COLLABORATIVE PROFILE PIECE – publication: SBS Online
Left: Local fruits reminiscent of her home in Iran. Right: Mehravar “Mazee” Marzbani surrounded by her traditional furniture from her home in Iran.
Why refugees turn to crime: a migrant’s story
Mehravar “Nazee” Marzbani is a psychologist and national social planner from Iran, who holds a passion for advocating for refugees fleeing their war-torn countries.
Marzbani fled her home country with her family in the 1970s to escape the violent Iranian Revolution and find safety in Australia.
She migrated from Iran to Europe, and then finally settled into Australia through her husband’s work with IBM.
While she admits that she had a comfortable journey fleeing Iran through her husband’s work, she confessed that there are many others who are less fortunate than her.
“Migrants make a choice to leave; refugees don’t have a choice.” she admitted.
“Refugees run away just only to survive – they can’t survive at home for many, many reasons.
“The few that survived are not treated right – they don’t have their rights anywhere.”
Despite Marzbani’s easy transition to Australia, she also described her time as “difficult”.
Although she has extensive qualifications and experience as a psychologist, she found that her Iranian name was the reason for her not obtaining work.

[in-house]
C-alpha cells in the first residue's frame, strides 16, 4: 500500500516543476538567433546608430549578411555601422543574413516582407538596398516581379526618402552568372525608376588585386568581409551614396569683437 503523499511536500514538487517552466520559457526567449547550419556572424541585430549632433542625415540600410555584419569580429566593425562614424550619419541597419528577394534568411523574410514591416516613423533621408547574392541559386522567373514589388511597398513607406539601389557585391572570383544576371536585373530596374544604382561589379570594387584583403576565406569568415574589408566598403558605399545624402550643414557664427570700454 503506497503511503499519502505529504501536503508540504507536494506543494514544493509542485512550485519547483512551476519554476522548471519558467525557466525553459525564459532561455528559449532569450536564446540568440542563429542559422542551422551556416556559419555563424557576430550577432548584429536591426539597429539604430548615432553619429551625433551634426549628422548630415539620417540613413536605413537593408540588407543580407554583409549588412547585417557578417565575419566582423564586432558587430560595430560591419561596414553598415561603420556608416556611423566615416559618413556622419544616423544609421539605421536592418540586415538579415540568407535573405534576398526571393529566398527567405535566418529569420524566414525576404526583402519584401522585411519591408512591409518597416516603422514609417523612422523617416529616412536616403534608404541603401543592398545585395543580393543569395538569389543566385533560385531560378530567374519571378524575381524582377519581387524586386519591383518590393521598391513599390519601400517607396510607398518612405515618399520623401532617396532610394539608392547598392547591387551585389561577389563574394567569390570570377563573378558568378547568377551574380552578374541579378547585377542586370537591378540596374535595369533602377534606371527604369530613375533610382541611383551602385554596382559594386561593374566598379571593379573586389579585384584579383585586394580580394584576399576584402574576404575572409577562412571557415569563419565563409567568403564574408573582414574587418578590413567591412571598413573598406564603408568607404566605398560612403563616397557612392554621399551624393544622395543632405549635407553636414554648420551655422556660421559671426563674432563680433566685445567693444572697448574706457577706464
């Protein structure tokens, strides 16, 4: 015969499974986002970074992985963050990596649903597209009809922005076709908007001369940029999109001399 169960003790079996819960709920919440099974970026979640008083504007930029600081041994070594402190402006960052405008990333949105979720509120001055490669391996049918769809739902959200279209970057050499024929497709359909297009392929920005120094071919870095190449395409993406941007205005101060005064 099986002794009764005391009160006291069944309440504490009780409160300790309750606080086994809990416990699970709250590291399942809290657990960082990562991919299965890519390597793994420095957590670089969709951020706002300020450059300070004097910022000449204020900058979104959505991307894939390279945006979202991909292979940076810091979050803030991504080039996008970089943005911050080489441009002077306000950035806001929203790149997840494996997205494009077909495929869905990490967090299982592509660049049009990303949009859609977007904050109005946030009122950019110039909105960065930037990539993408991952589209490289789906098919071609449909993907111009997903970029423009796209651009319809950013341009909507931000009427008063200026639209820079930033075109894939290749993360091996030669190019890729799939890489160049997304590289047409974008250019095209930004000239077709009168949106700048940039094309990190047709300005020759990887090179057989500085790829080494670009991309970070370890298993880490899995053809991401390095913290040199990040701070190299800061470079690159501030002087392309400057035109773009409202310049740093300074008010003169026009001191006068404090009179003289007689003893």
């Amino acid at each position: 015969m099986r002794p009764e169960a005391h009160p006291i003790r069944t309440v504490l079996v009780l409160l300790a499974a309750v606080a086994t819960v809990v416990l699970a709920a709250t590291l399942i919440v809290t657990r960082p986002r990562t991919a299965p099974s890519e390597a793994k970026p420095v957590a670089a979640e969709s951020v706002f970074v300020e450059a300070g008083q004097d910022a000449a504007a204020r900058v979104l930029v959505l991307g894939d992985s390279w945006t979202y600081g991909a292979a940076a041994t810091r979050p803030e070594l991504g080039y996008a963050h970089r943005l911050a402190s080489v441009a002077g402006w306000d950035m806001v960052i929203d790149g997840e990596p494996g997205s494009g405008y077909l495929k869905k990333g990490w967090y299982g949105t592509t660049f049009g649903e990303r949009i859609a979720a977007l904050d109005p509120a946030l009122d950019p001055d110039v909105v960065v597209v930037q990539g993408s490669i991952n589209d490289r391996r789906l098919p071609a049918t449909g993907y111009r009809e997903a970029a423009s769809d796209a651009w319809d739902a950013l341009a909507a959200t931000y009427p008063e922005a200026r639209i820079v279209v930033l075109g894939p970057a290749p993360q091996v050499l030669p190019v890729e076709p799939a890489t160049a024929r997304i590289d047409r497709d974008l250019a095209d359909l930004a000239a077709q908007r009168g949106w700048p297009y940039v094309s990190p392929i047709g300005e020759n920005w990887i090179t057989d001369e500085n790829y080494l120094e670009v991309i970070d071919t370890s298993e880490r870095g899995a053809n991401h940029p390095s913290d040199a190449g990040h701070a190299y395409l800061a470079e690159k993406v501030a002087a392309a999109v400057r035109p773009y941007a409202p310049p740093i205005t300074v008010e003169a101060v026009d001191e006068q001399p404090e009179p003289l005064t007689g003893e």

“Mainly after interviews… I received the ‘no thanks’ letter… (they used) a very good excuse: ‘over-qualified’,” she laughed.
It was only until she changed her name from Mehravar to “Mary” on her application papers that she got a job working as a psychologist in the North Shore and surrounding areas.
Image: The traditional Iranian tableware Marzbani brought from her home in 1979.
Marzbani also claimed that Australia is selective with their acceptance and treatment of their refugees and migrants.
According to her, Australia prefers refugees and migrants if they have a substantial amount of money – regardless of how it was obtained.
“A lot of people came to Australia based on their money… we call them economy migrants.
“They come with millions of dollars, and they were welcomed because they paid few hundred thousand dollars to their lawyers and they were accepted…
“How is it that someone of average age… can earn millions of dollars?” she asked.
Stemming from her frustration at the inequality in our refugee-intake system, Marzbani began to devote her time to give back to Iranian refugees.
She does this through regularly visiting Villawood detention centre, home to 1,392 refugees, and provides them with traditional Iranian meals and speaking to them in their native language.
“They come alone… they need someone else to see… to become friends.
“It’s very simple… we (her and her family) help them.” she said.
Marzbani claimed that refugees caught up in Australia’s current social-political crisis have been stripped of their rights by the government refusing to take responsibility for rehoming them.
“They (the Australian government) don’t want to take responsibility for their destruction as allies in these countries,” she stated.
“It makes it easy for them, but it is not human… I think they don’t believe in humanity.”
“The comfort here that we have, the luxury, the safety that we have – it is based on the blood of these people…” she stated.
Marzbani claimed that Australia’s prejudice and inaction in giving refugees work and effective rehabilitation is leading them into a life of crime.